(in San Rafael Group)
Figure 1: Paleogeographic map of the Middle Jurassic, Page Sandstone, Carmel Formation, Entrada Sandstone, Curtis Formation, and Summerville Formation. (Blakey, 2008)
Deposited from early to late Oxfordian time (161 - 155 Ma) (Wilcox, 2007).
Deposition was in a retroarc to craton-margin basin as the region drifted north (Kocurek & Dott, 1983).
With paleolatitude range of 5 to 25 degrees north, the paleoclimate was both hot and arid (Kocurek & Dott, 1983).
The Curtis Formation shows a variety of nearshore sedimentary structures (e.g. horizontal bedding -> beach, rhythmites and sigmoidal bundles -> tidal). The Jurassic "J3" unconformity, a regional surface of erosion atop the Entrada Formation, marks the basal bounding surface of the Curtis-Summerville T-R sequence. A thin, lower Curtis transgressive systems tract is the finest grained facies of the Curtis Formation topped by a maximum flooding surface. Thick middle and upper Curtis deposits represent a highstand systems tract reflected in upward coarsening cycles from marine shelf to tidal channels to shoreface envirionments. The upper sequence is tidal flat, reddish-brown mudstones and evaporites of the Summerville Formation topped by the "J5" unconformity, the upper sequence bounding surface and the contact with overlying Morrison Formation (Wilcox, 2007).
Sites Best to See it:
Stop 1-2: View the Curtis-Summerville Formations and bounding unconformities in distant cliffs at Goblin Valley State Park.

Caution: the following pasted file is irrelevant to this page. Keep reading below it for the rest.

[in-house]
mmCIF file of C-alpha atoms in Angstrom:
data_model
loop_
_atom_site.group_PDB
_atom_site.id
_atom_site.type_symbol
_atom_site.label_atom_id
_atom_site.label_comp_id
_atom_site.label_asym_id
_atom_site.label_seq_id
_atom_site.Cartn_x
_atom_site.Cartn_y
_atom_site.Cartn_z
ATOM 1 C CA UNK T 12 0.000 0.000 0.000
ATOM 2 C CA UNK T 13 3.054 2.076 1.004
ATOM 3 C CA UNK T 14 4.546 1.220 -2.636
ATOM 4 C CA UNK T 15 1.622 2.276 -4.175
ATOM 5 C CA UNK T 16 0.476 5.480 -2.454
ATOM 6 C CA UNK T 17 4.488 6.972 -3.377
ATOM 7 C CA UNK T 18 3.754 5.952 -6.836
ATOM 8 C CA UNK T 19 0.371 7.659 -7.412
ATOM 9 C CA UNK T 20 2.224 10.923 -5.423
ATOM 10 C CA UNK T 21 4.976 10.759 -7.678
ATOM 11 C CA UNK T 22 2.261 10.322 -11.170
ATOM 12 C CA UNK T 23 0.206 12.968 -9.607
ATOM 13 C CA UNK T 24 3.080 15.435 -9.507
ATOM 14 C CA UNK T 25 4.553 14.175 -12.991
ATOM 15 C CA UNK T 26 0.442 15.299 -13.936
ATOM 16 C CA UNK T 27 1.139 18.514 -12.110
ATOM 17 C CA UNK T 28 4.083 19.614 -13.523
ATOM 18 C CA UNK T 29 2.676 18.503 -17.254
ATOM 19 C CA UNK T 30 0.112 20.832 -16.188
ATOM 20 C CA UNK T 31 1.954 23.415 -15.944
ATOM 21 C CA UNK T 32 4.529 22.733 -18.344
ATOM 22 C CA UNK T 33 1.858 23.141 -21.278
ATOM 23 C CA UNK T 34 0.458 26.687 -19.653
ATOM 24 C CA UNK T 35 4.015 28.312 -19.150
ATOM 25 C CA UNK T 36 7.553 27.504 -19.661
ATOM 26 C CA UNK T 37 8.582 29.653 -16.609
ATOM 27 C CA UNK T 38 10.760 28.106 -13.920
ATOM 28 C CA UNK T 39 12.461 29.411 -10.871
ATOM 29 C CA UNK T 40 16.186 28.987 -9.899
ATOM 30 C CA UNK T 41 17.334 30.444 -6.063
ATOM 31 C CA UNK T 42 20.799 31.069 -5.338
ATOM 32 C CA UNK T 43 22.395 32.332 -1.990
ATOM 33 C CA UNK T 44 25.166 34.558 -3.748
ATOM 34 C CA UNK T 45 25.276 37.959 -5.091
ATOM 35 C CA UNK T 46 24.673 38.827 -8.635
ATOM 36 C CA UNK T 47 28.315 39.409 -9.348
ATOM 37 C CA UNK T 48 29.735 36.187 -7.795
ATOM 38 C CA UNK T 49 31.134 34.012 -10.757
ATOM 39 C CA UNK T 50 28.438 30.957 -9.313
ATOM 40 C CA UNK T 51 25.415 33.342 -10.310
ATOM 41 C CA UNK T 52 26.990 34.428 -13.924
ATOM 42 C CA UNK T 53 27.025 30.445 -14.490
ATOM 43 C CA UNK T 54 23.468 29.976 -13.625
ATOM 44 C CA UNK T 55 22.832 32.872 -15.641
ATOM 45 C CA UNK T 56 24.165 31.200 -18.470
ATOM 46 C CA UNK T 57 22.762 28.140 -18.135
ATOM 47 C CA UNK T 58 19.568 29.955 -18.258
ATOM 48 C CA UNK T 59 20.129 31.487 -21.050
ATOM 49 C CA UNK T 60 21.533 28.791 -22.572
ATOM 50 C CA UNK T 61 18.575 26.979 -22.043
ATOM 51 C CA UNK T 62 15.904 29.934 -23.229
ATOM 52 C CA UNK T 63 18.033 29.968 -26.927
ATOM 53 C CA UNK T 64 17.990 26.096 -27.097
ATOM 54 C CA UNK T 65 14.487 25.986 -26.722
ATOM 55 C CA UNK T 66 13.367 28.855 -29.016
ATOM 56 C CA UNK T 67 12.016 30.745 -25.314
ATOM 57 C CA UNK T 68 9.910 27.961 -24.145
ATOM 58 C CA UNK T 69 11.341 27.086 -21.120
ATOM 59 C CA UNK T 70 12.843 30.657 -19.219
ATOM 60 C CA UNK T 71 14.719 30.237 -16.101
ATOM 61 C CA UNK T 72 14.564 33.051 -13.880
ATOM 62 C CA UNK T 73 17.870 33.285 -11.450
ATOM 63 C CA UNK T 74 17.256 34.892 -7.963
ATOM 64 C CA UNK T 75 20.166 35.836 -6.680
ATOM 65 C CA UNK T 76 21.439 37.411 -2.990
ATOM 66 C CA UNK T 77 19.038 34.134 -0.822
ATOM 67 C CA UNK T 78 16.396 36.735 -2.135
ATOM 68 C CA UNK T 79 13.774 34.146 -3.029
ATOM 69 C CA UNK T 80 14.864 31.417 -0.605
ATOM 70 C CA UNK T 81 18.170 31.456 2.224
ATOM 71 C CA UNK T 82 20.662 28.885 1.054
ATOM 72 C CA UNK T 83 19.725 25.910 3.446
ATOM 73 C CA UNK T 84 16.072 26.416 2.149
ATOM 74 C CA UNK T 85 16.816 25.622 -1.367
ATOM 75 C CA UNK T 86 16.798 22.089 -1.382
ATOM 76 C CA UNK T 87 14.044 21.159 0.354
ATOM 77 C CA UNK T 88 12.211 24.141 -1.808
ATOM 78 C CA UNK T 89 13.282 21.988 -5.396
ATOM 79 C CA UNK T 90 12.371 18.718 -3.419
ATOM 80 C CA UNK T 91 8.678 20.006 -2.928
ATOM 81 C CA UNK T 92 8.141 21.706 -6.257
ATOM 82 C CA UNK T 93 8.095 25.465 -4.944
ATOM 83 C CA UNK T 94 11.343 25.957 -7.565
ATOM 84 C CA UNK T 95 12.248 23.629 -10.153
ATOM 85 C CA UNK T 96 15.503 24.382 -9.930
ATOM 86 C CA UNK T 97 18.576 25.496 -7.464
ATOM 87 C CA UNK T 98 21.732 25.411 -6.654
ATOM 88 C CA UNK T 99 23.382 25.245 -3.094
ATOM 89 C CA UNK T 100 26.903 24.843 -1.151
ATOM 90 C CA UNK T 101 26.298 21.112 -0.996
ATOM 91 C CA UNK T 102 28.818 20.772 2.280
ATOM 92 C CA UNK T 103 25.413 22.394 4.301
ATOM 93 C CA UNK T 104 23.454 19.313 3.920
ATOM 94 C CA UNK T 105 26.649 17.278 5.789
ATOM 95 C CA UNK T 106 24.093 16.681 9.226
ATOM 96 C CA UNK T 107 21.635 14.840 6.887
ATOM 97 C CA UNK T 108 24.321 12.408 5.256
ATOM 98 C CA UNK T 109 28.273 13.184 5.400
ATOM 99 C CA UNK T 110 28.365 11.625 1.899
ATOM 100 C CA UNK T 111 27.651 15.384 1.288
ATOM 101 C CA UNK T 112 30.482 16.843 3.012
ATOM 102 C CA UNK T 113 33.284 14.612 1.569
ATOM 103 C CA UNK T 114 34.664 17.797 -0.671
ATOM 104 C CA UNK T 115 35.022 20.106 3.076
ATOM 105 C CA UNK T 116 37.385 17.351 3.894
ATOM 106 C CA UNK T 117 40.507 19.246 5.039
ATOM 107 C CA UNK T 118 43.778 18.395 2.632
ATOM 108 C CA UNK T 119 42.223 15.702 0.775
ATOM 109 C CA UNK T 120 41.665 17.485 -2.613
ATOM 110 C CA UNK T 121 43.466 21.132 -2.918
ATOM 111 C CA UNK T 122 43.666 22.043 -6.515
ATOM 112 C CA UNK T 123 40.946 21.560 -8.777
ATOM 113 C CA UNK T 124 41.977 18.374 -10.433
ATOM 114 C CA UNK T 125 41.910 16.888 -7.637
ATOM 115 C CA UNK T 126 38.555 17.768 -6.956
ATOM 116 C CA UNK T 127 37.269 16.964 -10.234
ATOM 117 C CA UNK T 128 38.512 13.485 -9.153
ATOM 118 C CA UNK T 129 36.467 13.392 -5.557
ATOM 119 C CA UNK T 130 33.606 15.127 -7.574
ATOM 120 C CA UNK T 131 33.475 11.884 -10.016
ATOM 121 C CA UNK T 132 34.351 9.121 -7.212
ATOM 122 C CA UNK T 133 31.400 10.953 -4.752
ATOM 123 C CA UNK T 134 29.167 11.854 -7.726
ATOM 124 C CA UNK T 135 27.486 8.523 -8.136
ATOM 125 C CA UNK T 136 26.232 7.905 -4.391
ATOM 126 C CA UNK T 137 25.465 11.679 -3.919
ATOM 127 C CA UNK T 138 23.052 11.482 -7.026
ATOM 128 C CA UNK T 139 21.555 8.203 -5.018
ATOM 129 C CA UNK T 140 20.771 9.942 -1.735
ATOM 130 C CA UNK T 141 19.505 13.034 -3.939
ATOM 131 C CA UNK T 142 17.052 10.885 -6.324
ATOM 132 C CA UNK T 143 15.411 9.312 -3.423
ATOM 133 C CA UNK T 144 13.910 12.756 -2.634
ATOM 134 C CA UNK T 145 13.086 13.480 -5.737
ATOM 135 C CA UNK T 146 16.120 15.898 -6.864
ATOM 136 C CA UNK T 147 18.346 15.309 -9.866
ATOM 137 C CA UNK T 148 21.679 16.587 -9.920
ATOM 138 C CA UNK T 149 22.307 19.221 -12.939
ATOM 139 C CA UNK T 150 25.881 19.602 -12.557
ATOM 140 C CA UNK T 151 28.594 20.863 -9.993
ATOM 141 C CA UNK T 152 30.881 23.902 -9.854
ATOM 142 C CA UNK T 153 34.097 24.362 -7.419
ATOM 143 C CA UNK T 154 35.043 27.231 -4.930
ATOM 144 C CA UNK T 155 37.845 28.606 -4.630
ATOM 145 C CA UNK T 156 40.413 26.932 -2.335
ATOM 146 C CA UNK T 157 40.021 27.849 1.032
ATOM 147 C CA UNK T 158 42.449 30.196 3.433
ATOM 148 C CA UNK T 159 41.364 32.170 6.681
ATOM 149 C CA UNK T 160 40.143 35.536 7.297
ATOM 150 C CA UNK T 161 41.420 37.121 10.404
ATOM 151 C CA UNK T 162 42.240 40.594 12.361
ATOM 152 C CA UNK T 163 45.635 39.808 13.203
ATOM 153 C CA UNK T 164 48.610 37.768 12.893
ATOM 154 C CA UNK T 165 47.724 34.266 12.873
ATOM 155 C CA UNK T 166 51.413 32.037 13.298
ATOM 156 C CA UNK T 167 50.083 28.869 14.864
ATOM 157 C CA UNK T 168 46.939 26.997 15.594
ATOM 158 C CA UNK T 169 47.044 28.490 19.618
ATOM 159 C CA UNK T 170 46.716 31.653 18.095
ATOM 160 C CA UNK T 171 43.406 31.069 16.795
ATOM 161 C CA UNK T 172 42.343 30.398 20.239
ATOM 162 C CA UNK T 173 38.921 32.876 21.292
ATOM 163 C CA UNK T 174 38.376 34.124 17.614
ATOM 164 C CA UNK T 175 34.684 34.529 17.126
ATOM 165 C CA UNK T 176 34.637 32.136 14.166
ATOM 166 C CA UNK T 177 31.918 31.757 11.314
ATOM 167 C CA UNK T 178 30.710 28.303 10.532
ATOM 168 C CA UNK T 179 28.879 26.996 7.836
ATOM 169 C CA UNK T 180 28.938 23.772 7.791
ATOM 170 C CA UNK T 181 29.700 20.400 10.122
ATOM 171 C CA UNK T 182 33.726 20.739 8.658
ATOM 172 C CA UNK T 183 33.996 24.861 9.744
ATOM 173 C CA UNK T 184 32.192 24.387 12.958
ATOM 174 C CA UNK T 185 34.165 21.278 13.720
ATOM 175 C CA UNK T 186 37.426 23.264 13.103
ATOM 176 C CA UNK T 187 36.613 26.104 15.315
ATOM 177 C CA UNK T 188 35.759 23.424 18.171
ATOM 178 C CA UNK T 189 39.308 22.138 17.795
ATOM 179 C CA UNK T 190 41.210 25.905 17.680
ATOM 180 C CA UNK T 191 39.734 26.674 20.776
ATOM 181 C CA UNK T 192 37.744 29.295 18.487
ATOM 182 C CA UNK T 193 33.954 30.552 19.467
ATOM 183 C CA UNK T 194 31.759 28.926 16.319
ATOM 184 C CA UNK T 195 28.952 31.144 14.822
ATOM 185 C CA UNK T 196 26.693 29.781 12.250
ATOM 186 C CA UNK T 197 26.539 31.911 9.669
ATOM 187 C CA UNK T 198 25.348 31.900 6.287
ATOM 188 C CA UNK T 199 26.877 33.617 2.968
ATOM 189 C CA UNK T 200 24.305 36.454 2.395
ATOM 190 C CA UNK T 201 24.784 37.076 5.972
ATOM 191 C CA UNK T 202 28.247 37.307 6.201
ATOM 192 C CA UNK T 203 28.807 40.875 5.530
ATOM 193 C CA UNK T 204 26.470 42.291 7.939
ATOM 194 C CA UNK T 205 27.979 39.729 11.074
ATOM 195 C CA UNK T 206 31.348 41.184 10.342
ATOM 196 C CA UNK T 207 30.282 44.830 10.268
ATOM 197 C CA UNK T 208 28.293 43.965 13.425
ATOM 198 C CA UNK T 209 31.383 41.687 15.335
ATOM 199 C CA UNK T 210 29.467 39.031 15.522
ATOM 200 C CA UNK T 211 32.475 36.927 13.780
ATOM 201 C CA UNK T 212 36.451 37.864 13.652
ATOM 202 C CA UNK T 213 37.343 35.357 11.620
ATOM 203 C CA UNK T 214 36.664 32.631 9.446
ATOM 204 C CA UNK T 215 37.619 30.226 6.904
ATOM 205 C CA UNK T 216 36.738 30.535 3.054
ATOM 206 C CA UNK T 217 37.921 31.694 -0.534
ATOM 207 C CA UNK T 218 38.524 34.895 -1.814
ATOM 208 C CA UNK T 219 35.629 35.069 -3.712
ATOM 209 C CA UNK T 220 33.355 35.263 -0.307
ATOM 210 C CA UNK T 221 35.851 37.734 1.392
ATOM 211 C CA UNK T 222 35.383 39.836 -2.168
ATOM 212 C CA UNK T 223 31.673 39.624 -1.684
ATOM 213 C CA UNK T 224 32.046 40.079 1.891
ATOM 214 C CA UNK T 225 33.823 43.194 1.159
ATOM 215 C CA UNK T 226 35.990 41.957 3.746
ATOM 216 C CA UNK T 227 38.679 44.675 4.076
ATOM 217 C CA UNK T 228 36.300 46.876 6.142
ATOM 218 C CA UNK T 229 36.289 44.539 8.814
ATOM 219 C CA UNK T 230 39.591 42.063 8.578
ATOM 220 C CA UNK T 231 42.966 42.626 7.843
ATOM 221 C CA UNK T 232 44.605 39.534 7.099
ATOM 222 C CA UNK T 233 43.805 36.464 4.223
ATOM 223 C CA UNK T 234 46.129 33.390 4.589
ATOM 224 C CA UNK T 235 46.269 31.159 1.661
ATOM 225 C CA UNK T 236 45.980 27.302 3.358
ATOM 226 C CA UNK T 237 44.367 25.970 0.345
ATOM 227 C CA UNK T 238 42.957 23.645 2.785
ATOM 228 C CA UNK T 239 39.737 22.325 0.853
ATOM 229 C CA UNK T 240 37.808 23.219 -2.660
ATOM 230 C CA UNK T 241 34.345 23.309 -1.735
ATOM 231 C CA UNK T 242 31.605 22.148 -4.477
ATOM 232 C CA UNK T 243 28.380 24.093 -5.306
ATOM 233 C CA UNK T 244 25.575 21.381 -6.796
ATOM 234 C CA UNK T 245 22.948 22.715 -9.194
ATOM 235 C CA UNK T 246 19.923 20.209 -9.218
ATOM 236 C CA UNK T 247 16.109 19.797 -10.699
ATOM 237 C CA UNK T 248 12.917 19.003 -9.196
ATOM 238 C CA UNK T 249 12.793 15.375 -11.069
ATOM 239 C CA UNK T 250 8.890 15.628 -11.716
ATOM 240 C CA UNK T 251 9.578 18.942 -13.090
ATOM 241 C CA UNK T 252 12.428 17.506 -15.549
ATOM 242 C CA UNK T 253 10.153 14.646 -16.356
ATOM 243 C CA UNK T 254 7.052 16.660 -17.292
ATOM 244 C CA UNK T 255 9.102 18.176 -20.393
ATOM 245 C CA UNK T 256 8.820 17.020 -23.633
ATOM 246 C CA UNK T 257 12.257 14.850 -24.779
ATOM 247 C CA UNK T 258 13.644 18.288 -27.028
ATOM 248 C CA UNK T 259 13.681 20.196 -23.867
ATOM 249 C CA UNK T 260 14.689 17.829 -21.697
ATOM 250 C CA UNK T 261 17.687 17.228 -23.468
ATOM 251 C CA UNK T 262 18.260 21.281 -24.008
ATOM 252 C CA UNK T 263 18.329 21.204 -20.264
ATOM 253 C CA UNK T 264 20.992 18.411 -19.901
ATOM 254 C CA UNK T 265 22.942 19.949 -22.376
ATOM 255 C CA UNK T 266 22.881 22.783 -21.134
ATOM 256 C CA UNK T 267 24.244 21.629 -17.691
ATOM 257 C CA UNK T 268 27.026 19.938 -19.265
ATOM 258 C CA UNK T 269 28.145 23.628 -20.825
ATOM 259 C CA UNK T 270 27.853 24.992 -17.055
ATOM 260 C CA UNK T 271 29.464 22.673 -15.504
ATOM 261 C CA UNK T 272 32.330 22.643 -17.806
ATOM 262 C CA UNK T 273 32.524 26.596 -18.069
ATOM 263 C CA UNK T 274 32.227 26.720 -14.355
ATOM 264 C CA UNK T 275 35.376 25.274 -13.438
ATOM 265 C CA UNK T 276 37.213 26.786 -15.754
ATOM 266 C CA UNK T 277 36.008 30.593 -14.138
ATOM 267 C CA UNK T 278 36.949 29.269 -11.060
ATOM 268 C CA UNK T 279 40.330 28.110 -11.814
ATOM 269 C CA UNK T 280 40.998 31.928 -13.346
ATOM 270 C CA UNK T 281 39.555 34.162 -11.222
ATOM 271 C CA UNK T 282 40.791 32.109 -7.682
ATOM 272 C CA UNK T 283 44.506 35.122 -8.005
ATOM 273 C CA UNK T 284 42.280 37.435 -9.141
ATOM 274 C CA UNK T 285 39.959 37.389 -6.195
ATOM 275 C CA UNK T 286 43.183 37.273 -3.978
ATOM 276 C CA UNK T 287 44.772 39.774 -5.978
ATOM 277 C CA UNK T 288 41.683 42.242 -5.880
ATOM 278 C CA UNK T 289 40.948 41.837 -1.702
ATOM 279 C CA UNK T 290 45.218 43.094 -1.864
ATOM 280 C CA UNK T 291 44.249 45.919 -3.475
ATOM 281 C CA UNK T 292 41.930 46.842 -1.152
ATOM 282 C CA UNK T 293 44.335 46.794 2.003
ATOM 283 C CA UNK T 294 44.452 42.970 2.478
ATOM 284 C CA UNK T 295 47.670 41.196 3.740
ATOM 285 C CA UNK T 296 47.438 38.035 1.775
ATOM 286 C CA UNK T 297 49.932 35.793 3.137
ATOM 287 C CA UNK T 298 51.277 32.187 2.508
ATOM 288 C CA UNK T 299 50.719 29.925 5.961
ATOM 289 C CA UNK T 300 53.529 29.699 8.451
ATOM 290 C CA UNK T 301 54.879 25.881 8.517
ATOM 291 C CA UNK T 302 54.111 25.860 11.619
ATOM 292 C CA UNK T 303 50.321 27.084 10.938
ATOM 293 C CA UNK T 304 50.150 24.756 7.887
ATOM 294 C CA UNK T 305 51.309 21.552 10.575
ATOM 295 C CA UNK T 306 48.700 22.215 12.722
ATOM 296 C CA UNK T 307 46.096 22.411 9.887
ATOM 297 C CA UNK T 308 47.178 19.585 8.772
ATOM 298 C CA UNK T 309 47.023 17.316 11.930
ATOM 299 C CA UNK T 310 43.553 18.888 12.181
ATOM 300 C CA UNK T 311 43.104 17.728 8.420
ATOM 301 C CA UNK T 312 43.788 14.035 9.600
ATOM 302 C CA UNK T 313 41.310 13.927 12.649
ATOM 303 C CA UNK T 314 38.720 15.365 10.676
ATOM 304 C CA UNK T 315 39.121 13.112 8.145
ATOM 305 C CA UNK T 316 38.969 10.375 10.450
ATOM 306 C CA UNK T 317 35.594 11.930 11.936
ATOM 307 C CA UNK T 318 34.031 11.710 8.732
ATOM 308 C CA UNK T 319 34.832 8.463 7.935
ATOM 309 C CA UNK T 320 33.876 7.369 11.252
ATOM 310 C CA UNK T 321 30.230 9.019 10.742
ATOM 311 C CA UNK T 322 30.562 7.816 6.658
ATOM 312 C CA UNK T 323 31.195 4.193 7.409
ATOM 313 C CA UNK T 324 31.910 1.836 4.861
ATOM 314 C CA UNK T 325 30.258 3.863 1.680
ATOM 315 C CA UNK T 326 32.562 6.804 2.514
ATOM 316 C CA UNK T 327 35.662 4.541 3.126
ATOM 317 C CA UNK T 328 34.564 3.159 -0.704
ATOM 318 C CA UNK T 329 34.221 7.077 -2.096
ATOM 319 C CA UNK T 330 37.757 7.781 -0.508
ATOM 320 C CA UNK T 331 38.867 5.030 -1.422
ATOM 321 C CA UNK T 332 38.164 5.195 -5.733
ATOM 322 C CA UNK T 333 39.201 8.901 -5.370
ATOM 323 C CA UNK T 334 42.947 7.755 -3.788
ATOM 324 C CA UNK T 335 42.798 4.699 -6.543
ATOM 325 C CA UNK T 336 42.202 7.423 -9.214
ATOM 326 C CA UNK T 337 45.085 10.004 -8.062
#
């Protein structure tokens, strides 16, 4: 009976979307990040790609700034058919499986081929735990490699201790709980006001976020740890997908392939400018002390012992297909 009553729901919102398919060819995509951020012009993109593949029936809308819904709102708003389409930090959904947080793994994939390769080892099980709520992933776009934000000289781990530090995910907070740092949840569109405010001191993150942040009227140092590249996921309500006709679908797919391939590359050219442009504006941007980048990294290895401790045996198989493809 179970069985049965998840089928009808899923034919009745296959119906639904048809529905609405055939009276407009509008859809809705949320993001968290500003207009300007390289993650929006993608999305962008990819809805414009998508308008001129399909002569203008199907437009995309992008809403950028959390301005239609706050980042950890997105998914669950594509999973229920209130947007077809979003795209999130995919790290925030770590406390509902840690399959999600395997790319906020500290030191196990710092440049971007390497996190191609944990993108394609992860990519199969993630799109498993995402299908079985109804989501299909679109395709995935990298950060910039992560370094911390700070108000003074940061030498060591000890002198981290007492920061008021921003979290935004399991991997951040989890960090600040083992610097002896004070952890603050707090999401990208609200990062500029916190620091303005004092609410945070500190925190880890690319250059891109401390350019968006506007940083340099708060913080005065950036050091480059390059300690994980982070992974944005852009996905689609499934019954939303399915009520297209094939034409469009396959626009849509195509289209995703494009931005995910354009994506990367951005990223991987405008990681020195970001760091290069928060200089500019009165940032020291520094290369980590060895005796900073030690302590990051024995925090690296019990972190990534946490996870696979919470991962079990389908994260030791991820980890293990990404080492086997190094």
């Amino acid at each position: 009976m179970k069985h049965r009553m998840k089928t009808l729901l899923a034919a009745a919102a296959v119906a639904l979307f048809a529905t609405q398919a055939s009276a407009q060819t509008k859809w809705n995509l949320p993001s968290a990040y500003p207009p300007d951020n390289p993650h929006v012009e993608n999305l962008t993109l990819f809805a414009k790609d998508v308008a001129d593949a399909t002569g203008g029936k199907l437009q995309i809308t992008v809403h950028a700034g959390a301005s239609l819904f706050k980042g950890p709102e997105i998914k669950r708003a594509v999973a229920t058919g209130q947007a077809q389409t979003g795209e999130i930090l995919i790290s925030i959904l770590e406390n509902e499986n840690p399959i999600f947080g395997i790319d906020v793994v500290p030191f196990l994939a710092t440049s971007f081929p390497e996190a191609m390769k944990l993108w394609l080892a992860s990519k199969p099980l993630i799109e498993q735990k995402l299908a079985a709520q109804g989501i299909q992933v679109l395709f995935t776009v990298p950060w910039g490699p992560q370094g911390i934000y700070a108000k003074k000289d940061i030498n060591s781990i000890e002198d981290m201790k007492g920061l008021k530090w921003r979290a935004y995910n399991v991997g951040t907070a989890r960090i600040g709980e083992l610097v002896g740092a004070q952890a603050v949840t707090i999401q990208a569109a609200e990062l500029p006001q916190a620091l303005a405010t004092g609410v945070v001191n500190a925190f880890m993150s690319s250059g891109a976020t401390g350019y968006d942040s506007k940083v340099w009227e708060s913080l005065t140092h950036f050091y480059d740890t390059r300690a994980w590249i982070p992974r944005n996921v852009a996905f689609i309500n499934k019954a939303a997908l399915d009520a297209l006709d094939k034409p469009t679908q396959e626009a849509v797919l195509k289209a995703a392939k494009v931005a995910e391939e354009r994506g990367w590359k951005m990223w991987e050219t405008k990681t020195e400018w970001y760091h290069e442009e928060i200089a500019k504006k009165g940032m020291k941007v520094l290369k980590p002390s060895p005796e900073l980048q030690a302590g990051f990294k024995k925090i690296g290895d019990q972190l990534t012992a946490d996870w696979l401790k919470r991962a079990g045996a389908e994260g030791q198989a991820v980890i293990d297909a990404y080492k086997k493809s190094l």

Stop 1-3: Summerville gypsiferous mudstones outcrop along Highway 24 west of Hanksville.
Stop 2-1: San Rafael Group overlook
Stop 4-1: For close inspection of Curtis Formation tide-generated sedimentary structures see the East I-70 road cut where the most impressive tidal features, sigmoid-shaped tidal bundles occur.
Figure 2: View of the Morrison Formation, the Summerville Formation, the Curtis Formation, and the Entrada Formation.
For a complete list of references please go to the References page.
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Disclaimer: The information is property of the University of Utah. Unless cited, images and files found on this site have been taken or created by the Geology and Geophysics Department at the University of Utah. Any use of these images should be cited appropriately. The stratigraphic column is from: Mathis, A. C. 2000. Capitol Reef National Park and Vicinity Geologic Road Logs, Utah, in: P.B. Anderson and D.A. Sprinkel (eds.) Geologic Road, Trail, and Lake Guides to Utah’s Parks and Monuments Utah Geological Association Publication 29. http://www.utahgeology.org/uga29Titles.htm
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